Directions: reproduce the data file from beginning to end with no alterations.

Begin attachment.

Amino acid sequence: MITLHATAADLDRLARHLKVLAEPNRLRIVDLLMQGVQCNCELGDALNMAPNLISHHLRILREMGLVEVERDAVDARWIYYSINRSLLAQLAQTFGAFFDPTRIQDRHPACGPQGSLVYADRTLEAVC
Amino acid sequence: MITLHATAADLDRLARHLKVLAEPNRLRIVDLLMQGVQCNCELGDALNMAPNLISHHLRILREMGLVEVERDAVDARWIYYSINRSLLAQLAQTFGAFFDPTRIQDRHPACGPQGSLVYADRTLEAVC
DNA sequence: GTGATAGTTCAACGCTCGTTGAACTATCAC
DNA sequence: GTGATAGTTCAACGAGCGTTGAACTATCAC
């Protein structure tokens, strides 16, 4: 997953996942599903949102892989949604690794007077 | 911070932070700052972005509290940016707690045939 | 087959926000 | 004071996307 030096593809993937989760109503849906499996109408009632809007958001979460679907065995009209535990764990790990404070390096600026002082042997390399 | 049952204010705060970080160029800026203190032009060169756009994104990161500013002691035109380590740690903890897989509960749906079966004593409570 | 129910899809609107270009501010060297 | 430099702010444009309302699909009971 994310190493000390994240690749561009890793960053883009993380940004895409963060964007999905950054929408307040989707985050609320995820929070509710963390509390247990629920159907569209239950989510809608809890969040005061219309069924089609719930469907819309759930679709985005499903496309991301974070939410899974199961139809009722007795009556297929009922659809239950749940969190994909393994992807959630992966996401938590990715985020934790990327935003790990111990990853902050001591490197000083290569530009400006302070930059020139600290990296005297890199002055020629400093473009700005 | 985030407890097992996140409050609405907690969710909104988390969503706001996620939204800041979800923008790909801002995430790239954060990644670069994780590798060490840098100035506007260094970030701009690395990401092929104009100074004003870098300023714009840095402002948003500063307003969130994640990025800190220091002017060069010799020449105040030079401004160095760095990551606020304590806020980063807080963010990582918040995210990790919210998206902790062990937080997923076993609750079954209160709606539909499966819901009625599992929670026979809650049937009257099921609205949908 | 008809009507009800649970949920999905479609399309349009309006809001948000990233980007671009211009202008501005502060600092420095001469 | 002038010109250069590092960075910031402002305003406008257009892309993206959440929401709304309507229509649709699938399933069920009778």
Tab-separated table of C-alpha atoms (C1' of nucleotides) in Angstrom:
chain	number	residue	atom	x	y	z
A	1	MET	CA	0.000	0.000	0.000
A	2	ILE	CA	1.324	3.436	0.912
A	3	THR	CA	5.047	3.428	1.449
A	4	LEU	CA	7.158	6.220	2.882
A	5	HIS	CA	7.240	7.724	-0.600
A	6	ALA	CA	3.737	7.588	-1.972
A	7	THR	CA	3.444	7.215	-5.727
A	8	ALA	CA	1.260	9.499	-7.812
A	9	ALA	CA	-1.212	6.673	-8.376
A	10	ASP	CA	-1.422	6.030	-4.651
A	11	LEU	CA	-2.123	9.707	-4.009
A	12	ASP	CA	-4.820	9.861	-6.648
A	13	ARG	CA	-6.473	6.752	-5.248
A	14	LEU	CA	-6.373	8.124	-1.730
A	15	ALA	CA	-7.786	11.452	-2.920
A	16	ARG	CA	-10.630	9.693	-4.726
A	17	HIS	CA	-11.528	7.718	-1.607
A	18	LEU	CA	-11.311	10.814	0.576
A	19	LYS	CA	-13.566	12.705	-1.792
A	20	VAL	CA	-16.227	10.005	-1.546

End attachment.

Amino acid sequence: MITLHATAADLDRLARHLKVLAEPNRLRIVDLLMQGVQCNCELGDALNMAPNLISHHLRILREMGLVEVERDAVDARWIYYSINRSLLAQLAQTFGAFFDPTRIQDRHPACGPQGSLVYADRTLEAVC
Amino acid sequence: MITLHATAADLDRLARHLKVLAEPNRLRIVDLLMQGVQCNCELGDALNMAPNLISHHLRILREMGLVEVERDAVDARWIYYSINRSLLAQLAQTFGAFFDPTRIQDRHPACGPQGSLVYADRTLEAVC
DNA sequence: GTGATAGTTCAACGCTCGTTGAACTATCAC
DNA sequence: GTGATAGTTCAACGAGCGTTGAACTATCAC
């Protein structure tokens, strides 16, 4: 997953996942599903949102892989949604690794007077 | 911070932070700052972005509290940016707690045939 | 087959926000 | 004071996307 030096593809993937989760109503849906499996109408009632809007958001979460679907065995009209535990764990790990404070390096600026002082042997390399 | 049952204010705060970080160029800026203190032009060169756009994104990161500013002691035109380590740690903890897989509960749906079966004593409570 | 129910899809609107270009501010060297 | 430099702010444009309302699909009971 994310190493000390994240690749561009890793960053883009993380940004895409963060964007999905950054929408307040989707985050609320995820929070509710963390509390247990629920159907569209239950989510809608809890969040005061219309069924089609719930469907819309759930679709985005499903496309991301974070939410899974199961139809009722007795009556297929009922659809239950749940969190994909393994992807959630992966996401938590990715985020934790990327935003790990111990990853902050001591490197000083290569530009400006302070930059020139600290990296005297890199002055020629400093473009700005 | 985030407890097992996140409050609405907690969710909104988390969503706001996620939204800041979800923008790909801002995430790239954060990644670069994780590798060490840098100035506007260094970030701009690395990401092929104009100074004003870098300023714009840095402002948003500063307003969130994640990025800190220091002017060069010799020449105040030079401004160095760095990551606020304590806020980063807080963010990582918040995210990790919210998206902790062990937080997923076993609750079954209160709606539909499966819901009625599992929670026979809650049937009257099921609205949908 | 008809009507009800649970949920999905479609399309349009309006809001948000990233980007671009211009202008501005502060600092420095001469 | 002038010109250069590092960075910031402002305003406008257009892309993206959440929401709304309507229509649709699938399933069920009778």
Tab-separated table of C-alpha atoms (C1' of nucleotides) in Angstrom:
chain	number	residue	atom	x	y	z
A	1	MET	CA	0.000	0.000	0.000
A	2	ILE	CA	1.324	3.436	0.912
A	3	THR	CA	5.047	3.428	1.449
A	4	LEU	CA	7.158	6.220	2.882
A	5	HIS	CA	7.240	7.724	-0.600
A	6	ALA	CA	3.737	7.588	-1.972
A	7	THR	CA	3.444	7.215	-5.727
A	8	ALA	CA	1.260	9.499	-7.812
A	9	ALA	CA	-1.212	6.673	-8.376
A	10	ASP	CA	-1.422	6.030	-4.651
A	11	LEU	CA	-2.123	9.707	-4.009
A	12	ASP	CA	-4.820	9.861	-6.648
A	13	ARG	CA	-6.473	6.752	-5.248
A	14	LEU	CA	-6.373	8.124	-1.730
A	15	ALA	CA	-7.786	11.452	-2.920
A	16	ARG	CA	-10.630	9.693	-4.726
A	17	HIS	CA	-11.528	7.718	-1.607
A	18	LEU	CA	-11.311	10.814	0.576
A	19	LYS	CA	-13.566	12.705	-1.792
A	20	VAL	CA	-16.227	10.005	-1.546